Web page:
Defense Secretary Chuck Hagel checked out some of the latest technology coming out the Defense Advanced Research Projects Agency at a special event Tuesday.
Do chief information officers matter? That was the question posed to six individuals, all of whom have had a career in federal IT management, most of them working the Office of the Chief Information Officer.
There’s a new opportunity for Army personnel working in cybersecurity. A new occupational specialty, the 25D Cyber Network Defender, is open to staff sergeants, sergeants first class and master sergeants in the active component.
Just hours before the endless back-slapping and stroking of journalistic egos took place at The Washington Post in celebration of its Pulitzer Prize for its reporting on the National Security Agency’s secret electronic surveillance programs, the top U.S. intelligence official took to the stage at the University of Georgia and urged students there to consider a vastly different narrative.
PRISM, the name of the clandestine program, set off a firestorm in governments near and far. It has also brought a flood of competitors to the IT sector. These include a slew of non-U.S. companies offering customers cloud storage options that are alternatives to Dropbox and other services from this country. Their pitch tends to be that choosing them removes worries about what data NSA is collecting and not collecting entirely out of the equation and that their packages are less intrusive and more secure.
The Navy yesterday named Vice Adm. Jan E. Tighe commander of U.S. Fleet Cyber Command and U.S. 10th Fleet, making her the first woman in U.S. naval history to take command of a numbered fleet.
The former U.S. attorney who led the government’s prosecution of convicted spy Jonathan Pollard said it is “incomprehensible” that the Obama administration is considering releasing Pollard, who was convicted in 1987 of spying for Israel.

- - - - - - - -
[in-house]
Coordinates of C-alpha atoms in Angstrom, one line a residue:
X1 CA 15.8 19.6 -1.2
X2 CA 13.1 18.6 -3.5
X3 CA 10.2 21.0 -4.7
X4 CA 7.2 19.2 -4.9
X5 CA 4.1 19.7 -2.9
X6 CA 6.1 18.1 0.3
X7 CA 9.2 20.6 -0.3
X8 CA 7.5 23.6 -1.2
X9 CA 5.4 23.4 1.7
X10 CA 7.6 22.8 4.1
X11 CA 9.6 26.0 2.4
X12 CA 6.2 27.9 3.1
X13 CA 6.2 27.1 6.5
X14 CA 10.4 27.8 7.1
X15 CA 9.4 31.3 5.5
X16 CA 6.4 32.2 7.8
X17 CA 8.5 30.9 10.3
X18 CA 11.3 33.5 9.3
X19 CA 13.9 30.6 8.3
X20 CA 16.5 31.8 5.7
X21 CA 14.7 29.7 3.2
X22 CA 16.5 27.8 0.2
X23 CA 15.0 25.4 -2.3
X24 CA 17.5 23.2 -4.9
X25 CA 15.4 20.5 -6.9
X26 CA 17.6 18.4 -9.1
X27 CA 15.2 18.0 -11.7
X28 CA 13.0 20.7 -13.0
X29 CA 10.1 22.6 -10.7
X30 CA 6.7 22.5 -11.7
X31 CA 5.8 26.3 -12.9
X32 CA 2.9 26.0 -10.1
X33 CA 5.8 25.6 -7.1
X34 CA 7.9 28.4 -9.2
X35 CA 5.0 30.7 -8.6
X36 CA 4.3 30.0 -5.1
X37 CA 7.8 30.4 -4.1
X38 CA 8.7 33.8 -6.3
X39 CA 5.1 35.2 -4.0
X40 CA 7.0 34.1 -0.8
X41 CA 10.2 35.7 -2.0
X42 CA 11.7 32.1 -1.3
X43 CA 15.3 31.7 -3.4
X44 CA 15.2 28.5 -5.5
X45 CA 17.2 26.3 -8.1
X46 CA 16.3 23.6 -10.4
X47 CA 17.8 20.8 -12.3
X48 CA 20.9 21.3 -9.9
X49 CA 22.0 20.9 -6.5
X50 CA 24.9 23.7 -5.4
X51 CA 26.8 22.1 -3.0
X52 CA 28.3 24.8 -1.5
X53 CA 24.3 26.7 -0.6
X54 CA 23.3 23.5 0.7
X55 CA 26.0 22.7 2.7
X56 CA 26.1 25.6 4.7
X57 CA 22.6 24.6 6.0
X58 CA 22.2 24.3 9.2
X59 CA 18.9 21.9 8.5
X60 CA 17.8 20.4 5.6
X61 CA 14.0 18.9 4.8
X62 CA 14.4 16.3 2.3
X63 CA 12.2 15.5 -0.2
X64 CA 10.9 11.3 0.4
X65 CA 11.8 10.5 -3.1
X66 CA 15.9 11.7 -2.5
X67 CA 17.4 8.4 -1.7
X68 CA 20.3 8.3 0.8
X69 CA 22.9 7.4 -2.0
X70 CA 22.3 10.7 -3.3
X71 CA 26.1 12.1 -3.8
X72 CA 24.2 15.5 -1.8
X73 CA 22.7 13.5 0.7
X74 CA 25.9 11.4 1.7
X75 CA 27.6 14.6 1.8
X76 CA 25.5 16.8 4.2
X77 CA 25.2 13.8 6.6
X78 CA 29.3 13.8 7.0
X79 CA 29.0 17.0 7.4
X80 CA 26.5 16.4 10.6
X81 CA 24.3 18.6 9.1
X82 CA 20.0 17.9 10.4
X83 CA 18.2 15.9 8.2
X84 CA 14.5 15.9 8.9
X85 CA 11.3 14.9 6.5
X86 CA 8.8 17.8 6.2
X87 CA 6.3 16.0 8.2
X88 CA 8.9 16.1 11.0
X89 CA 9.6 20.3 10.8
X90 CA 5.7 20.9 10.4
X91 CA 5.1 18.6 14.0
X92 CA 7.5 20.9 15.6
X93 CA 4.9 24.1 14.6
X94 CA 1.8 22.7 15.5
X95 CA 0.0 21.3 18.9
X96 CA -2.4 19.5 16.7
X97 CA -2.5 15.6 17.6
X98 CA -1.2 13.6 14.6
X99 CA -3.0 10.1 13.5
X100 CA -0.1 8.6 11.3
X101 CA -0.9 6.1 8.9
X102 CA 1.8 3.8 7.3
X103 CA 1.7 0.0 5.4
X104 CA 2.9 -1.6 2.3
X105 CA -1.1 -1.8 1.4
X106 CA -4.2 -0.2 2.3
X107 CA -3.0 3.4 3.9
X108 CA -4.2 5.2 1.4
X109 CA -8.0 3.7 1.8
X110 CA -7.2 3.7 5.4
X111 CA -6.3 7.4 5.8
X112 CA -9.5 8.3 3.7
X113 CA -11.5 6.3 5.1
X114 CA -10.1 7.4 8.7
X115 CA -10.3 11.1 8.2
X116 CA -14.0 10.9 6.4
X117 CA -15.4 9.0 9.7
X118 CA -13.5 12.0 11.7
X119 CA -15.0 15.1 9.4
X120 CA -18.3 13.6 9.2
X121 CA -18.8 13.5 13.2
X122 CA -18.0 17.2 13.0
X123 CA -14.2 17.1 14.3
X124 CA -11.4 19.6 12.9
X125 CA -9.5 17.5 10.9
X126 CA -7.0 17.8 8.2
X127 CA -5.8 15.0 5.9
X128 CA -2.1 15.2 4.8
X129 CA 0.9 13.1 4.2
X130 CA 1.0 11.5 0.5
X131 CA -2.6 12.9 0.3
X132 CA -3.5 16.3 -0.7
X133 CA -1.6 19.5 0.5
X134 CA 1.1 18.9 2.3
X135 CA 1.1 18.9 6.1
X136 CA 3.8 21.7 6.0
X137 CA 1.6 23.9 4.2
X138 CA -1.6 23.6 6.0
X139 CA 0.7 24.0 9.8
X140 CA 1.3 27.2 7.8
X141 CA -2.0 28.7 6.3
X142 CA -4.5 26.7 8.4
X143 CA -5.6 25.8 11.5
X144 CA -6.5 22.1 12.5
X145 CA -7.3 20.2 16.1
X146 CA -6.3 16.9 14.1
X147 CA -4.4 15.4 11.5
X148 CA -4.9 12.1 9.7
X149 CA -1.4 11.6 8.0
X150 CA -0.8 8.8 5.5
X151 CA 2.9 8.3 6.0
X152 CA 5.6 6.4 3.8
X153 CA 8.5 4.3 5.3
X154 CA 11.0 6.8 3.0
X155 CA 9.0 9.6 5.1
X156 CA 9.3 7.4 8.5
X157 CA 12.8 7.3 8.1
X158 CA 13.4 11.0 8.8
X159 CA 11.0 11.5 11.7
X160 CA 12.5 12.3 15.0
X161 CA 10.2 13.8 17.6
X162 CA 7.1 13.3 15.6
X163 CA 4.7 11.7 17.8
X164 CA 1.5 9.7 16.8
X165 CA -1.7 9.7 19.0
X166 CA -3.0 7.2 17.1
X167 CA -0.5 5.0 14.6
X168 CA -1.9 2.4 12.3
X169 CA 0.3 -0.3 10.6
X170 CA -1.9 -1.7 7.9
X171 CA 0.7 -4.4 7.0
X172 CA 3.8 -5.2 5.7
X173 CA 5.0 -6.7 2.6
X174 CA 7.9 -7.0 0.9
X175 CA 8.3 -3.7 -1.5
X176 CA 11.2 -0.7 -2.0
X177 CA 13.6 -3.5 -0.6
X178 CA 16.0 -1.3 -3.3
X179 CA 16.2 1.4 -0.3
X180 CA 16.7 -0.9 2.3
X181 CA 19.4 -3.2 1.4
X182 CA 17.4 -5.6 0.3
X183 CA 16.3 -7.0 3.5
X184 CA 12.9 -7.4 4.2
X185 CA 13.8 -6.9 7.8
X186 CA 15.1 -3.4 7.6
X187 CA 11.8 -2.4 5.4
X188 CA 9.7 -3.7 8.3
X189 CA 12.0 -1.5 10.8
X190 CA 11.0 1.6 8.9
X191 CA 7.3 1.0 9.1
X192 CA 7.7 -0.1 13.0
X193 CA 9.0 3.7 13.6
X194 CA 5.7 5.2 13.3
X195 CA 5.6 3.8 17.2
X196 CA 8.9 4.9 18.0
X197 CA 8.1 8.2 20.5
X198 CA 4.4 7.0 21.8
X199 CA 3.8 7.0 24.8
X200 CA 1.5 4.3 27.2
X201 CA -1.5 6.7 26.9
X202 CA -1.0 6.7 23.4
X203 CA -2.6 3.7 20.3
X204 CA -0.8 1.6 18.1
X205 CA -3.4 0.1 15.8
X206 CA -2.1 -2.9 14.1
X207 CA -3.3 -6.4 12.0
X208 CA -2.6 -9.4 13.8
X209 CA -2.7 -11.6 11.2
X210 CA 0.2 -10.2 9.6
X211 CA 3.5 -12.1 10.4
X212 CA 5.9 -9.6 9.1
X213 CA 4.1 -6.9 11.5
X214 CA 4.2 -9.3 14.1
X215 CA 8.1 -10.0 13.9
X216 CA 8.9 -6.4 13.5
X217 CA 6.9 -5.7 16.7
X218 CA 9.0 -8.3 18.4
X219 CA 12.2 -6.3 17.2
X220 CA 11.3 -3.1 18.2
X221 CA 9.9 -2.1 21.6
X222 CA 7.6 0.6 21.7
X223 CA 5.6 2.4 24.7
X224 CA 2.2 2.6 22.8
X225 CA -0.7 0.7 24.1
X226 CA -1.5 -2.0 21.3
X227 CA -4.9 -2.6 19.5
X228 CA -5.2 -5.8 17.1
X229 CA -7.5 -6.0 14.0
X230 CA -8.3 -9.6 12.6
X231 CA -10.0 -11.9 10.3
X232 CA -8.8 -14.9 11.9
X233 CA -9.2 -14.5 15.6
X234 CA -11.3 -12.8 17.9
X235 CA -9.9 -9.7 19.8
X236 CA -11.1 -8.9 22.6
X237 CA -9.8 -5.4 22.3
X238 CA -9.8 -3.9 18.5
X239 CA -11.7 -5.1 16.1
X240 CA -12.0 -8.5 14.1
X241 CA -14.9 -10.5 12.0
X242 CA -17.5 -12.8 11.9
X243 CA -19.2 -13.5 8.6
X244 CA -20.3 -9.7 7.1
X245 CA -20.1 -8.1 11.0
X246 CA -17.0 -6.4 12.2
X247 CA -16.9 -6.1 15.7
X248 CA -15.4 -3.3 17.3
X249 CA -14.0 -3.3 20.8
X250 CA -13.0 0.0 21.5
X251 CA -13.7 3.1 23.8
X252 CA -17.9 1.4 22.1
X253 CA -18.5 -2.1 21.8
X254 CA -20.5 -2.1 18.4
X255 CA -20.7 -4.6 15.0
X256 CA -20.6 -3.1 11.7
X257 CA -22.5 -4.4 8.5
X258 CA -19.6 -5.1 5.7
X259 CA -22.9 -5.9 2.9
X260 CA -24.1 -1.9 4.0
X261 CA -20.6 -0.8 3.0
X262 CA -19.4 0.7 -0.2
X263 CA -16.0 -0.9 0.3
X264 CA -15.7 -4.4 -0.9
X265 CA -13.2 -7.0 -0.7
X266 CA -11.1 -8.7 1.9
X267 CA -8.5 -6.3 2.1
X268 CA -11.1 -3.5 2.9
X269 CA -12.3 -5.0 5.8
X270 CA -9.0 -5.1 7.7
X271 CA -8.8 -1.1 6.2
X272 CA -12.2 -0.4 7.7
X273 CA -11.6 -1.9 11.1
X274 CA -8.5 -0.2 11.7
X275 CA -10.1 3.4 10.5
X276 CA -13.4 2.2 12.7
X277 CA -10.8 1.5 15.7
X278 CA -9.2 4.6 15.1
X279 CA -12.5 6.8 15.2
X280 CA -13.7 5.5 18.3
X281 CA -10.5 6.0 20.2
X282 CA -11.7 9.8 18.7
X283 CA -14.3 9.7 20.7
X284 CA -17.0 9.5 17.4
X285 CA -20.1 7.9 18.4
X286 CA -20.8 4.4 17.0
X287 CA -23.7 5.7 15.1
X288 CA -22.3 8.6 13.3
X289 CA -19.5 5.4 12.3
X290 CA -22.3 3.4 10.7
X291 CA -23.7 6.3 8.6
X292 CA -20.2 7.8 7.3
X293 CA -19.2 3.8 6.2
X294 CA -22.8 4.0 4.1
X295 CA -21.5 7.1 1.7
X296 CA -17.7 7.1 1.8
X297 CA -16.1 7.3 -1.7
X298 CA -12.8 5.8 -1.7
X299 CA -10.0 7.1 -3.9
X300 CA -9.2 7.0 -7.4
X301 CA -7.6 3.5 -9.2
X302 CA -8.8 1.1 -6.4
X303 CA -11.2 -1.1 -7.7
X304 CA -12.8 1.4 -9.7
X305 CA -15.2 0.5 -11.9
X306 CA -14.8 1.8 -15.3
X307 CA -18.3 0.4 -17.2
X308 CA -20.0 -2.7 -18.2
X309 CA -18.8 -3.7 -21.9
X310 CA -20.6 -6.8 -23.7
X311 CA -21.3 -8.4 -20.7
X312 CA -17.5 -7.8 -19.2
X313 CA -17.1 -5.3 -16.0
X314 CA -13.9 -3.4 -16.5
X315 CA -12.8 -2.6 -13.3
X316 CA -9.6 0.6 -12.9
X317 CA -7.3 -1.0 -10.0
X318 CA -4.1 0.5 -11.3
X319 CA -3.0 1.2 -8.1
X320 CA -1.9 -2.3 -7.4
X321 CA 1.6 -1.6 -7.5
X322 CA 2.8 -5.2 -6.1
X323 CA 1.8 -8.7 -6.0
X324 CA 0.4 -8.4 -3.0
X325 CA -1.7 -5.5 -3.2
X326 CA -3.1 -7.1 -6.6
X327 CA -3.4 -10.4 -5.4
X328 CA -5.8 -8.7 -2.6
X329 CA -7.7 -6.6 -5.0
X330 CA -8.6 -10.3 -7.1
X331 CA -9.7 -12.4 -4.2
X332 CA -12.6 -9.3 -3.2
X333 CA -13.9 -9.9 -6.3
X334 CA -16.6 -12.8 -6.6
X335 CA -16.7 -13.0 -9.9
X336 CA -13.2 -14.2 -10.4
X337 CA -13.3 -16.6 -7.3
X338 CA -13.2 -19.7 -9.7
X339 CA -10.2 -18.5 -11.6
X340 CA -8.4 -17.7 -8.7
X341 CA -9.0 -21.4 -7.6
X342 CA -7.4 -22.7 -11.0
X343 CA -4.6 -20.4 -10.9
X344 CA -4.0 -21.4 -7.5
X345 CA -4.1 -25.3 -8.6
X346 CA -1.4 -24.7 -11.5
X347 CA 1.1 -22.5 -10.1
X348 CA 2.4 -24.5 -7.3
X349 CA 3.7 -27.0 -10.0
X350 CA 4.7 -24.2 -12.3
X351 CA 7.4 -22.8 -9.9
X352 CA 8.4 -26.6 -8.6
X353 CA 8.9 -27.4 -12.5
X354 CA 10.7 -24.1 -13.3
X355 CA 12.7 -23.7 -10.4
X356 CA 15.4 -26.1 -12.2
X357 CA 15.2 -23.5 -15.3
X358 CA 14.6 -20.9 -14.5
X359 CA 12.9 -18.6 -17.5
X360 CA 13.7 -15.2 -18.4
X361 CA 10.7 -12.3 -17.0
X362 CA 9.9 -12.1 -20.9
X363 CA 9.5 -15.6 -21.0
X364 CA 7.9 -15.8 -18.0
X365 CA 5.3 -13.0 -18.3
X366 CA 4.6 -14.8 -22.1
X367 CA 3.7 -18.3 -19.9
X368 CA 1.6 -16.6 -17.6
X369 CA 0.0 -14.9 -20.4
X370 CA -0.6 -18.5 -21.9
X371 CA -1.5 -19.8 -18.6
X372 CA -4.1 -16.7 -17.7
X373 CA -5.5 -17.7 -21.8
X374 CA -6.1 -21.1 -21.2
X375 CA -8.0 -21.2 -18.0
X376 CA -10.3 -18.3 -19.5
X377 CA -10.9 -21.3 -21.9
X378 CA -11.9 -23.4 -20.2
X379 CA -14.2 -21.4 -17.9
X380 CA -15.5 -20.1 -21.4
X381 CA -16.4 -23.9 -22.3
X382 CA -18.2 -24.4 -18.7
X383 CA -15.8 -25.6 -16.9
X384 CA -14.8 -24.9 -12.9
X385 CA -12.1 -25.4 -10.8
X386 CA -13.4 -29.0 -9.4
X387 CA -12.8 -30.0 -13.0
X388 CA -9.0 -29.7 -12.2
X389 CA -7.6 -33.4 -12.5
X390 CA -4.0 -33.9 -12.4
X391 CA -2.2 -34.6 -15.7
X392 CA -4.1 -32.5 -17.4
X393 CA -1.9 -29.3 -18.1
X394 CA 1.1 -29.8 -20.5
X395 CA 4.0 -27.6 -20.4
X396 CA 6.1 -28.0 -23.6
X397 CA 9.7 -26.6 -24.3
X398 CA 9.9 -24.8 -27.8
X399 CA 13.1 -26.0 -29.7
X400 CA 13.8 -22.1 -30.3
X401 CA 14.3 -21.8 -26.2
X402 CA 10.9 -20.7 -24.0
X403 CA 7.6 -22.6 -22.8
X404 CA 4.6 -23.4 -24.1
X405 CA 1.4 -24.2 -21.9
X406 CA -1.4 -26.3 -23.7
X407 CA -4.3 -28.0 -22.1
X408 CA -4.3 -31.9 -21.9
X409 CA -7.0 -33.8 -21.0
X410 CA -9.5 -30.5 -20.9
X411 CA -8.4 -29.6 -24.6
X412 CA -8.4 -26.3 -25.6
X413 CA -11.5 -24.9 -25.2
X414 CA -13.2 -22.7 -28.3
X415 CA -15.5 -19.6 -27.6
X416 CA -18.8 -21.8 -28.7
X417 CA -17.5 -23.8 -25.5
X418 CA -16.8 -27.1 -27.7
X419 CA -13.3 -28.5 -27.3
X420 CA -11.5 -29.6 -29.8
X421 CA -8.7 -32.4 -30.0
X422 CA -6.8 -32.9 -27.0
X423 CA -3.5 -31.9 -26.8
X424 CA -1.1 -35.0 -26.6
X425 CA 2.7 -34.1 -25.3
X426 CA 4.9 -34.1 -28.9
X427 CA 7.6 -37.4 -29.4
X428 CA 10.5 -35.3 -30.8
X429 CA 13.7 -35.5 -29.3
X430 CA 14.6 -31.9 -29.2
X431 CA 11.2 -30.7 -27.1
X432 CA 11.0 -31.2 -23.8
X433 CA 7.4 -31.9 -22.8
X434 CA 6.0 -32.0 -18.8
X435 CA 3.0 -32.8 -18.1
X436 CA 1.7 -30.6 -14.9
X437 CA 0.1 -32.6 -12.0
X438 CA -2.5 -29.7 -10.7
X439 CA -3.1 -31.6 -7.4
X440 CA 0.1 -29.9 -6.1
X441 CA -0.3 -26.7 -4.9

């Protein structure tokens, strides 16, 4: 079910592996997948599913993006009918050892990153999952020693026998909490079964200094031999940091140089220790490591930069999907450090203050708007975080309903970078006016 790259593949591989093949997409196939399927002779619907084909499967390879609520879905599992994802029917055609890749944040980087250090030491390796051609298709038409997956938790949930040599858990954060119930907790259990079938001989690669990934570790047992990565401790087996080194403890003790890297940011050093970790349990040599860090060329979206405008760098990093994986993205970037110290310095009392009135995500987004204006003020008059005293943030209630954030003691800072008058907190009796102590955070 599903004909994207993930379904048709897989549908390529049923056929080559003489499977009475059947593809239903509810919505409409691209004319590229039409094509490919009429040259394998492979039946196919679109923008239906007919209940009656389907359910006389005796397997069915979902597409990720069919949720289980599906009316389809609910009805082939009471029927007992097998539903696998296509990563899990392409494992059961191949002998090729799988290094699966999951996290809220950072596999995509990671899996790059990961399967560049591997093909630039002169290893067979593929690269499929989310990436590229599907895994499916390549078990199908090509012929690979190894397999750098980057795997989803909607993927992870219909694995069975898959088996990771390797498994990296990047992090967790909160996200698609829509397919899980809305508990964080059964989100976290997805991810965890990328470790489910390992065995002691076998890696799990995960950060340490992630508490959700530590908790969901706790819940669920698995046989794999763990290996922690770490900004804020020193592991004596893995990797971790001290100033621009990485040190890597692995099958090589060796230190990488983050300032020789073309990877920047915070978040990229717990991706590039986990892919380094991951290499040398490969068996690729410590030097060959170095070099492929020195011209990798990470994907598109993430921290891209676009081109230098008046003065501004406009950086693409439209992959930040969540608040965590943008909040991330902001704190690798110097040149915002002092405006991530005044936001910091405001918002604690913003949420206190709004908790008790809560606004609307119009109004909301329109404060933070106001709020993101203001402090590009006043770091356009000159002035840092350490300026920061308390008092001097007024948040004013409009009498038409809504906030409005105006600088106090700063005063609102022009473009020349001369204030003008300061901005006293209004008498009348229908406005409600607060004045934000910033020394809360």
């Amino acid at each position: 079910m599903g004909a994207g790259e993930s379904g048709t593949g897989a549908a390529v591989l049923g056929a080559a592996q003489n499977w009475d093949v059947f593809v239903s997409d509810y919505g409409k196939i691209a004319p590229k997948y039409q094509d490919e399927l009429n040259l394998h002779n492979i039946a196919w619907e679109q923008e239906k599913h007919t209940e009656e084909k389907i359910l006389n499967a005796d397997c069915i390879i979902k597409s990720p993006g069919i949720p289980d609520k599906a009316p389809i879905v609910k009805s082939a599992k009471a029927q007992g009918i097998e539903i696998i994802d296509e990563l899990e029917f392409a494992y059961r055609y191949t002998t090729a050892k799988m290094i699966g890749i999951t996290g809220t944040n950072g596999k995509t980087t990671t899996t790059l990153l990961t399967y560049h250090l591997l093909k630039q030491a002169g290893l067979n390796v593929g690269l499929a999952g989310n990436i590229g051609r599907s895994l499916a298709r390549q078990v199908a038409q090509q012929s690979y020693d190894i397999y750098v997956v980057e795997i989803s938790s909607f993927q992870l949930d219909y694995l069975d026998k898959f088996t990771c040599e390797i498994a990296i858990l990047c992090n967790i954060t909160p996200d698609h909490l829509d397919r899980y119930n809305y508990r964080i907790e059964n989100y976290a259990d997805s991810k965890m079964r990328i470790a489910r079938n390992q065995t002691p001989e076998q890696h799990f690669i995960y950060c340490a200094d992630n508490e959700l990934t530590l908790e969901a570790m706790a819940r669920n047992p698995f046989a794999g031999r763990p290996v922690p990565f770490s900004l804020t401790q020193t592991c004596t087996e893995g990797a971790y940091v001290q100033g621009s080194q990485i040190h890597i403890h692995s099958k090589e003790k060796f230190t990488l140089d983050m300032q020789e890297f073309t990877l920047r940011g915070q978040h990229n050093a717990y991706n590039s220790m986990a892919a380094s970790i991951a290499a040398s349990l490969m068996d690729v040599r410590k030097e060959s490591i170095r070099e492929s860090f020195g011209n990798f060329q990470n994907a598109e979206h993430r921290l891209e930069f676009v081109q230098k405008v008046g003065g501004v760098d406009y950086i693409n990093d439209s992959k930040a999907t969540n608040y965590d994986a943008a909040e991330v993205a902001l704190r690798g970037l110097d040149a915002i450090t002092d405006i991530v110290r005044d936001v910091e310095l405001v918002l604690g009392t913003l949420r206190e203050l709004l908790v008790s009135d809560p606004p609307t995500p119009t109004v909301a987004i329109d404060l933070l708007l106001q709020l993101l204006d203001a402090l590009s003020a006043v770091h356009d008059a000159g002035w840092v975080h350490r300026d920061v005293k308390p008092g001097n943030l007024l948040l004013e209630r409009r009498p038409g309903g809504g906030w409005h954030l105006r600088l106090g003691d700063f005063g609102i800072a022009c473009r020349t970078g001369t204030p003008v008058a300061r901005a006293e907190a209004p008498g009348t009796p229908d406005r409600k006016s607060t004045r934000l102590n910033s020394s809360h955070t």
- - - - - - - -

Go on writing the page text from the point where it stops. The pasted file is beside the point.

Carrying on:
The Defense Advance Research Program Agency announced Tuesday the creation of its newest division, launched to delve into the increasing intersection of biology and the physical sciences.
Maj. Linus Barloon, former chief of Cyber Operations Division in the J3 Directorate and Cyberspace Officer for the White House Communications Agency, U.S. Air Force, shares career advice for up-and-coming federal employees in this FedMentor interview.
A federal judge in Virginia last week denied a request by Unisys Corp. to dismiss a lawsuit brought against the firm by a former employee who claims the company overcharged the government by millions of dollars on a major Army contract and then fired him when he demanded the wrongdoing be reported to the Defense Department inspector general.
Just three months before it learned the National Security Agency had hacked into its networks, China’s largest telecommunications equipment maker, Huawei Technologies Co., met with senior U.S. government officials in an effort to demonstrate its commitment to security, FedScoop has learned.
The Obama administration today announced it will seek legislation to end the National Security Agency’s controversial bulk telephone metadata collection program.
Robert Carey plans to leave his post as the Defense Department’s principal deputy chief information officer March 28, a Pentagon spokesman confirmed.
Defense Department Chief Information Officer Teri Takai today said industry collaboration will be crucial to the department’s cloud and mobility strategy.
Peter Ziomek, CIO of efficiencies and mobility at the Department of the Navy, discusses with FedScoopTV some of the governmentwide trends in mobility.
Continued software problems related to the Defense Department’s F-35 Joint Strike Fighter program could lead to delivery delays of less-capable aircraft at a long-term price tag that may prove unaffordable, congressional investigators said today.
G. Daniel Doney, chief innovation officer at the Defense Intelligence Agency, shares in this FedMentor interview his career advice for up-and-coming federal employees.
President Barack Obama today is scheduled to meet with the CEOs of several major Internet companies to discuss civil liberties and privacy, and the government’s commitment to reforming bulk surveillance practices. But the Threat Matrix’s Dan Verton thinks some of the CEOs attending today’s White House meeting may leave disappointed with the president’s timeline for change and the cost.
It’s been a little more than six weeks since the National Security Agency named Rebecca Richards as its first civil liberties and privacy officer. And so far, the former Department of Homeland Security privacy official said she’s been very happy with what she’s found at NSA.